Rose Aguilar

Host, Your Call

Rose Aguilar has been the host of Your Call since 2006. She became a regular Friday media roundtable guest in 2001. 

In 2005, Rose took a six-month road trip through the so-called 'red states' to find out why people vote the way they do (or not) and what issues they care about. Red Highways: A Journey into the Heartland chronicles her experience.

Rose has written for Al Jazeera English, Truthout, The Nation, and AlterNet. She's currently working on a book about older women activists and a new radio show focusing on investigative journalism. She is a member of the Native American Journalists Association and mentor-editor for The OpEd Project, an organization that works to increase the range of voices we hear in the media.

Before joining KALW, Rose published a newsletter about women's issues and was a reporter and weekend host for CNET Radio, where she covered technology's impact on society.  In college, she ran the TV and radio news departments and DJ'd a heavy metal show.

Rose's interests include hiking, camping, vegan living, animal rights, live music, and spending as much time underwater as possible. She volunteers for Students Rising Above, an organization that supports first generation college bound high school students.

Ways to Connect

House Speaker Paul Ryan is retiring at the end of the year. On this week’s media roundtable, we'll discuss his role in passing the deficit-financed tax cuts for the rich and corporations.

Image courtesy Native Women FILM

  

On this edition of Your Call, we discuss missing and murdered Indigenous women and the fight to raise awareness about this crisis. Why do these women and girls get so little recognition in the US?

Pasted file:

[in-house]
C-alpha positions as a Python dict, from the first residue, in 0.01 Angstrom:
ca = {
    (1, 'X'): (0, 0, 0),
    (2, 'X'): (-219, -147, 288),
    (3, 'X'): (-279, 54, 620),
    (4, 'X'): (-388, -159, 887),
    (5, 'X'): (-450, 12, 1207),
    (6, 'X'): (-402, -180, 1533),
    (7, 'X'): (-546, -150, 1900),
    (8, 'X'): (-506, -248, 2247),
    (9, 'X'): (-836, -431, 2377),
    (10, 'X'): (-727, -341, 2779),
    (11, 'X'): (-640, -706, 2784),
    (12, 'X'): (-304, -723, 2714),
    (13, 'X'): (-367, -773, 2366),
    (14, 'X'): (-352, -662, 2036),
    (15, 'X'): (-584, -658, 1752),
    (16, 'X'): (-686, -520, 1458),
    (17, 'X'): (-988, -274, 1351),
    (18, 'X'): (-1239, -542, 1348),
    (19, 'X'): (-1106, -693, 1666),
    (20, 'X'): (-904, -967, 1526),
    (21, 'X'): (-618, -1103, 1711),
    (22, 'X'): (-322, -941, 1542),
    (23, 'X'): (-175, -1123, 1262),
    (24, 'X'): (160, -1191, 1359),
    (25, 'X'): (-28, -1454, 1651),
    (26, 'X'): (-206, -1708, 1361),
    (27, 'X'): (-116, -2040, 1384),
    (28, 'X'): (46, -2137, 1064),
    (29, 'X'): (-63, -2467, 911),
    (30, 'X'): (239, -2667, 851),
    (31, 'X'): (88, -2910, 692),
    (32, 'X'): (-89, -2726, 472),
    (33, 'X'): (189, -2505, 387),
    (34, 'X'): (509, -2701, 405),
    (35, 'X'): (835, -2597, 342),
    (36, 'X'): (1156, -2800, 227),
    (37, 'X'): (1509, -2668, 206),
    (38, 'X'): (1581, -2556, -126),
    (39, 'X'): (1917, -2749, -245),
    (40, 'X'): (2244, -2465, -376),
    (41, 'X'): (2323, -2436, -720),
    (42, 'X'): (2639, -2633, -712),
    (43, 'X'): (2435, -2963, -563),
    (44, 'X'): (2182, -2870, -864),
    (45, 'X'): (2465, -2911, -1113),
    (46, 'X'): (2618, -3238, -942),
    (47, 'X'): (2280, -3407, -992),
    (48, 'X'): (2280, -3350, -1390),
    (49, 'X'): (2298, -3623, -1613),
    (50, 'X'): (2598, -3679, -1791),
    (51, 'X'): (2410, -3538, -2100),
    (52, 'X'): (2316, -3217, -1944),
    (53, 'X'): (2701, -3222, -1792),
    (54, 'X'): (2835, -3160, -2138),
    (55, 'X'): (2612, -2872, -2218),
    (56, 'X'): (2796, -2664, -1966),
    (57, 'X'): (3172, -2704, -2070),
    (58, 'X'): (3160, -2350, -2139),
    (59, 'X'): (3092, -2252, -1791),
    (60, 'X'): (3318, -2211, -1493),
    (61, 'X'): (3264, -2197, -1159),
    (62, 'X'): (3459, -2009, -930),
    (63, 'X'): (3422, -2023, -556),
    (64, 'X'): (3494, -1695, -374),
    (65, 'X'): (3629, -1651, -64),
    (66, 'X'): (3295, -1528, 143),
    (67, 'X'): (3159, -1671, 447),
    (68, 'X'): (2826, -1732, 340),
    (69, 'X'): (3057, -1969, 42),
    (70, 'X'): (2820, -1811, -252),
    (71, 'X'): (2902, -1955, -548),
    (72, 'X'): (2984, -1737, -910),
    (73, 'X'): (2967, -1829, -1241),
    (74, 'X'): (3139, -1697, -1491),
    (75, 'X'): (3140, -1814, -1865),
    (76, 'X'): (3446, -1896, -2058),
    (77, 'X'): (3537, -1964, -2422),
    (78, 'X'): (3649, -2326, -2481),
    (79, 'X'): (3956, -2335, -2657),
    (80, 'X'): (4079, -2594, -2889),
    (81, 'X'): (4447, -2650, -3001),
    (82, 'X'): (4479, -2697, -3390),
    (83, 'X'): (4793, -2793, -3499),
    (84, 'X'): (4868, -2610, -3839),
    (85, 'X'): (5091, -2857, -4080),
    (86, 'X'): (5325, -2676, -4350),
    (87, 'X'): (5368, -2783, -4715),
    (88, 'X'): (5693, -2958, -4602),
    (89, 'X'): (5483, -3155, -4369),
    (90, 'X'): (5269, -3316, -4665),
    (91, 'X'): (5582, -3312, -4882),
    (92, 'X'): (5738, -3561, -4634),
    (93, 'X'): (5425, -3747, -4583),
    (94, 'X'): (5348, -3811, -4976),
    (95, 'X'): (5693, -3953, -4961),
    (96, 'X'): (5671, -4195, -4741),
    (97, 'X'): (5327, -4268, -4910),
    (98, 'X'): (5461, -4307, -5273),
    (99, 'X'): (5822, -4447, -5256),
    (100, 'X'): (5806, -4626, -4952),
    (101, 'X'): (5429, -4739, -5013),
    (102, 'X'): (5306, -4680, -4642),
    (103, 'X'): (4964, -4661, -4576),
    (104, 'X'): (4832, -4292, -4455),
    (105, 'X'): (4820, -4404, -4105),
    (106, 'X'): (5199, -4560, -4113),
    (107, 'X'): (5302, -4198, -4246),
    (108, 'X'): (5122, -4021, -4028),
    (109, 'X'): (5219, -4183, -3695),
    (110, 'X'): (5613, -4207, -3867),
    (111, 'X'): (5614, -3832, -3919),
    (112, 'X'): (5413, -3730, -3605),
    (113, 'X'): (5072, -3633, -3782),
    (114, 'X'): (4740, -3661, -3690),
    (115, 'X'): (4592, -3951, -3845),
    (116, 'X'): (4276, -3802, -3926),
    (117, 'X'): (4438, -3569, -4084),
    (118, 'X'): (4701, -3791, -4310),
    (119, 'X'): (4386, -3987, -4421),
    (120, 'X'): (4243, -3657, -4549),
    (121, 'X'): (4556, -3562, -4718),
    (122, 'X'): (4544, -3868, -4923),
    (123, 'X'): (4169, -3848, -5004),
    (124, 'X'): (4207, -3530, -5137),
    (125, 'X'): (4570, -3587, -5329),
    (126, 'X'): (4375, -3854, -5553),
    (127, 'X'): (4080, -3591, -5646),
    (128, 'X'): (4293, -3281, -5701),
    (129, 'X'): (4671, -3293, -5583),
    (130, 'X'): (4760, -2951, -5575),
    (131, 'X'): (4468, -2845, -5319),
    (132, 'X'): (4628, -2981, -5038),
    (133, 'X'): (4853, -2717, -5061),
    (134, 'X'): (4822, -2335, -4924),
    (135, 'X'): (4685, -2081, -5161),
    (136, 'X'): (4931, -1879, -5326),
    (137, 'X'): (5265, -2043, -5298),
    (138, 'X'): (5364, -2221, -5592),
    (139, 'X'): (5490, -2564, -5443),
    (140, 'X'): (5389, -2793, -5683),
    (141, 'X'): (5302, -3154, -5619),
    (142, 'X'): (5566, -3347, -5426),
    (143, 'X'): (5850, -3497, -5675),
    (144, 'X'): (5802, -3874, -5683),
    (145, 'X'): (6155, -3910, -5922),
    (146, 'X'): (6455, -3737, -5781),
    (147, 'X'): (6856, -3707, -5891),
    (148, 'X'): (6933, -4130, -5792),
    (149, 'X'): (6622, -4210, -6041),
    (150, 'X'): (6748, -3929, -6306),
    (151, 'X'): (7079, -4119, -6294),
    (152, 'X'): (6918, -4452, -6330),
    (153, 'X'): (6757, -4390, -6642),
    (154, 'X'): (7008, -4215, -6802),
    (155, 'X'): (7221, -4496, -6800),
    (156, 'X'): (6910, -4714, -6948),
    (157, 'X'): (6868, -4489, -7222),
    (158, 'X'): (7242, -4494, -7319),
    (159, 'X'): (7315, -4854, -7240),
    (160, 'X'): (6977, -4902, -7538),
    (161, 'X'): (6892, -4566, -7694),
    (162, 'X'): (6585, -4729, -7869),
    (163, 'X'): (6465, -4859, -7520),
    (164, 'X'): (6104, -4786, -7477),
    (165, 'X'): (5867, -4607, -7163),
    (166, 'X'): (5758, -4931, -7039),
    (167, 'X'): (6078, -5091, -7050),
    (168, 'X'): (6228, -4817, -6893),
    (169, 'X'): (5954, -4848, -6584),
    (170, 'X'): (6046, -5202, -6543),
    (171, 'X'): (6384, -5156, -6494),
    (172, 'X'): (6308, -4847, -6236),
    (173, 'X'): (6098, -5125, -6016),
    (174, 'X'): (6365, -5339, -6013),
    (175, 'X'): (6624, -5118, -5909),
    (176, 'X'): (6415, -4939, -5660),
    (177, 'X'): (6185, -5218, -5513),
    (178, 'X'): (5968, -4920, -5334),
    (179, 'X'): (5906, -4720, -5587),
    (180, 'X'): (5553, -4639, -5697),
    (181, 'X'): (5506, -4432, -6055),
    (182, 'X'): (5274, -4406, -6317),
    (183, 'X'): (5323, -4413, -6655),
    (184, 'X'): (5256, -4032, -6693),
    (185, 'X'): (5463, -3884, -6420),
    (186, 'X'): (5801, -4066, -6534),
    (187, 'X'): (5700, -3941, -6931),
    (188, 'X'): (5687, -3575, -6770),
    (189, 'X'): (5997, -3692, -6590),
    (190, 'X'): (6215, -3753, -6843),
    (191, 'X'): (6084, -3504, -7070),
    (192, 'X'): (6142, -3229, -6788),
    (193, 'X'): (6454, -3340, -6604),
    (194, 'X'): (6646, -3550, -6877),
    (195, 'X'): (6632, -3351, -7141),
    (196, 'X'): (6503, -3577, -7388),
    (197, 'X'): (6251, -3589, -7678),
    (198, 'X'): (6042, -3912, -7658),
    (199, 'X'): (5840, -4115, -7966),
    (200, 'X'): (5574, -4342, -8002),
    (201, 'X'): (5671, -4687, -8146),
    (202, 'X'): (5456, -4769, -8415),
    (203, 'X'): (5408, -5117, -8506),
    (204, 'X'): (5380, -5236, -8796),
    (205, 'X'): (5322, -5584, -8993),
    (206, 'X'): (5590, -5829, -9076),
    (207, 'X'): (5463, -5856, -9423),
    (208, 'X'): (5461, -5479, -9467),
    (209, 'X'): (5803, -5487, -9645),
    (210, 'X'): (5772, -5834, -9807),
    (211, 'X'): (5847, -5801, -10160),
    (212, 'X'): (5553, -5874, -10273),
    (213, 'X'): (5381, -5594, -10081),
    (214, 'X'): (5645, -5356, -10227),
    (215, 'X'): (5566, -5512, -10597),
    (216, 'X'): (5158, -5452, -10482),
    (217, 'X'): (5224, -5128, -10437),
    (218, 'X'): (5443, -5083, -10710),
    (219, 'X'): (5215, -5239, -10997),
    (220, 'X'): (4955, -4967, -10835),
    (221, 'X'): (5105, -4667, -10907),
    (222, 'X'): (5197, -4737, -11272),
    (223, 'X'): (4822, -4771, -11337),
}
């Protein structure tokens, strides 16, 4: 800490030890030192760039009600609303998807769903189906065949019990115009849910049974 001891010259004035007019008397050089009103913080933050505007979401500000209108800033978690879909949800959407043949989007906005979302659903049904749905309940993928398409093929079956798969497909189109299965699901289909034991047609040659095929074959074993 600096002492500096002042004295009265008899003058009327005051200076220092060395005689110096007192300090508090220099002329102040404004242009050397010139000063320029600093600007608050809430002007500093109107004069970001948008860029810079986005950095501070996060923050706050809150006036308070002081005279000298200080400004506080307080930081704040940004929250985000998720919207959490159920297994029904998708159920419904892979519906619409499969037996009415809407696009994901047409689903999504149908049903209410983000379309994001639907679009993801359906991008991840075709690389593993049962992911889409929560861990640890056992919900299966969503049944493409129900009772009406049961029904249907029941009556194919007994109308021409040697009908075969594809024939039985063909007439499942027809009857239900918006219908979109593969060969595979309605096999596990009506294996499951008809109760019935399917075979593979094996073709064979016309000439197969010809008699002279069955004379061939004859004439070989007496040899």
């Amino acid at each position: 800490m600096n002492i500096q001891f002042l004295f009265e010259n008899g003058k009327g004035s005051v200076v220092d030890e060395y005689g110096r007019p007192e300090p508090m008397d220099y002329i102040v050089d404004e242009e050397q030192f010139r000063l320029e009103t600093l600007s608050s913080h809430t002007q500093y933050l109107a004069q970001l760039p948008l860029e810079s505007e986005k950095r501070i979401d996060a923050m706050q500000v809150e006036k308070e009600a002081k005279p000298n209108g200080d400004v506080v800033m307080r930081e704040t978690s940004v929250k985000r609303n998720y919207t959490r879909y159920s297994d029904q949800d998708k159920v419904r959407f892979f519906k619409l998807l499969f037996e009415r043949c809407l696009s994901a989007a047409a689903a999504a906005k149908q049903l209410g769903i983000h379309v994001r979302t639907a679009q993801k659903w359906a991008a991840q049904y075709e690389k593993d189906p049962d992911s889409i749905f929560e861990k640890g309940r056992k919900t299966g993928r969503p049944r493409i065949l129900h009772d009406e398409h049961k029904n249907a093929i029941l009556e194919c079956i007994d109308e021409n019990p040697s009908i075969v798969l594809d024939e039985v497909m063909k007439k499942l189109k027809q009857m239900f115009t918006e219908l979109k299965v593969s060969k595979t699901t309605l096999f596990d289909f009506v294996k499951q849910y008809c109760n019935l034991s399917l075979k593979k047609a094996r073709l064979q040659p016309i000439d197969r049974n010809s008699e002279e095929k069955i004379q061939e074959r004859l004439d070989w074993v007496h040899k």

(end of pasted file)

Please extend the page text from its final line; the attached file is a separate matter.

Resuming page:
Every Wednesday through Election Day on June 5th, Rose Aguilar will host a special second hour of Your Call at 11am focusing on San Francisco's crucial mayoral race, local propositions, and regional measures.

 

Public domain photo

  

On this edition of Your Call, we’ll speak with a sports journalist and athletes about how the #metoo movement has rocked the sports world.

Gymnasts, swimmers, basketball players – athletes across the sports world – have come forward with revelations about sexual assault and abuse they have suffered over the course of their careers. What institutions and practices in the sports world protect perpetrators? And how can those power structures be dismantled?

Guests:

On this edition of  Your Call’s One Planet Series, we’ll have a conversation with UC Berkeley geophysicist Roland Bürgmann about his recent report, which explores the impacts of sea level rise on the San Francisco Bay area.

Tony Webster

  

On this edition of Your Call, we discuss the killing of Stephon Clark, an unarmed black man who was shot eight times by Sacramento police officers during a confrontation on March 18.

  

On this edition of Your Call’s One Planet Series, we’ll have a conversation about the current state of drinking water in the US.